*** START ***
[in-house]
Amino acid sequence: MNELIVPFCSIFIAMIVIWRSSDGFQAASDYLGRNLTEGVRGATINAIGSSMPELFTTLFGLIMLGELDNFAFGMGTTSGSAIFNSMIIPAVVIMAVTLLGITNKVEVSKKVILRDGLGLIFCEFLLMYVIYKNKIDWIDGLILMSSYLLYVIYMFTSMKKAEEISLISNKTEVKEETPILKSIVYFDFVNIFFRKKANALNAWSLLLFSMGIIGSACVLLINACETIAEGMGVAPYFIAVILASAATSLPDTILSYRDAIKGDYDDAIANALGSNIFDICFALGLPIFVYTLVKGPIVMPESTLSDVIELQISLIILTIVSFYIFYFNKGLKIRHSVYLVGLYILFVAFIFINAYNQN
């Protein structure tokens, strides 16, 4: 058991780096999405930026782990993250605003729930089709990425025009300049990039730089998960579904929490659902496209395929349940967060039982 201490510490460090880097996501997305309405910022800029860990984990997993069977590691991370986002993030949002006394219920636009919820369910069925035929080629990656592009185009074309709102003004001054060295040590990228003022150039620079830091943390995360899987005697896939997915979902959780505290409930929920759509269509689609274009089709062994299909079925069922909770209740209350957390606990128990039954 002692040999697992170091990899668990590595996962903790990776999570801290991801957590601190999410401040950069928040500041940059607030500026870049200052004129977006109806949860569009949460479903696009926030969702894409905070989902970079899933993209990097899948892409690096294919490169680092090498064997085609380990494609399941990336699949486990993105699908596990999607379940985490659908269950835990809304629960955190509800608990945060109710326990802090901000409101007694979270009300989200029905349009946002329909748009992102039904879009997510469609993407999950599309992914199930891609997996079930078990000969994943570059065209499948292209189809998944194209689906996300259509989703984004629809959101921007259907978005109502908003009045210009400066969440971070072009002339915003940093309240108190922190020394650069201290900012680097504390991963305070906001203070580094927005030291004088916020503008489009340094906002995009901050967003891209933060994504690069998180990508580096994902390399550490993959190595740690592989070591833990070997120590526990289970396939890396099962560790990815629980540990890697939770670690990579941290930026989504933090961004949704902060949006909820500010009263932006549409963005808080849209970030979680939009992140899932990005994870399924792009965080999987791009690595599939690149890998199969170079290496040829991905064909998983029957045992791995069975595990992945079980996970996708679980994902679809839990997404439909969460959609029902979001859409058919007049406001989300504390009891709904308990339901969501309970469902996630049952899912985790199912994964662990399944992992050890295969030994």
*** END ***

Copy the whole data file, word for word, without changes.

[in-house]
Amino acid sequence: MNELIVPFCSIFIAMIVIWRSSDGFQAASDYLGRNLTEGVRGATINAIGSSMPELFTTLFGLIMLGELDNFAFGMGTTSGSAIFNSMIIPAVVIMAVTLLGITNKVEVSKKVILRDGLGLIFCEFLLMYVIYKNKIDWIDGLILMSSYLLYVIYMFTSMKKAEEISLISNKTEVKEETPILKSIVYFDFVNIFFRKKANALNAWSLLLFSMGIIGSACVLLINACETIAEGMGVAPYFIAVILASAATSLPDTILSYRDAIKGDYDDAIANALGSNIFDICFALGLPIFVYTLVKGPIVMPESTLSDVIELQISLIILTIVSFYIFYFNKGLKIRHSVYLVGLYILFVAFIFINAYNQN
């Protein structure tokens, strides 16, 4: 058991780096999405930026782990993250605003729930089709990425025009300049990039730089998960579904929490659902496209395929349940967060039982 201490510490460090880097996501997305309405910022800029860990984990997993069977590691991370986002993030949002006394219920636009919820369910069925035929080629990656592009185009074309709102003004001054060295040590990228003022150039620079830091943390995360899987005697896939997915979902959780505290409930929920759509269509689609274009089709062994299909079925069922909770209740209350957390606990128990039954 002692040999697992170091990899668990590595996962903790990776999570801290991801957590601190999410401040950069928040500041940059607030500026870049200052004129977006109806949860569009949460479903696009926030969702894409905070989902970079899933993209990097899948892409690096294919490169680092090498064997085609380990494609399941990336699949486990993105699908596990999607379940985490659908269950835990809304629960955190509800608990945060109710326990802090901000409101007694979270009300989200029905349009946002329909748009992102039904879009997510469609993407999950599309992914199930891609997996079930078990000969994943570059065209499948292209189809998944194209689906996300259509989703984004629809959101921007259907978005109502908003009045210009400066969440971070072009002339915003940093309240108190922190020394650069201290900012680097504390991963305070906001203070580094927005030291004088916020503008489009340094906002995009901050967003891209933060994504690069998180990508580096994902390399550490993959190595740690592989070591833990070997120590526990289970396939890396099962560790990815629980540990890697939770670690990579941290930026989504933090961004949704902060949006909820500010009263932006549409963005808080849209970030979680939009992140899932990005994870399924792009965080999987791009690595599939690149890998199969170079290496040829991905064909998983029957045992791995069975595990992945079980996970996708679980994902679809839990997404439909969460959609029902979001859409058919007049406001989300504390009891709904308990339901969501309970469902996630049952899912985790199912994964662990399944992992050890295969030994």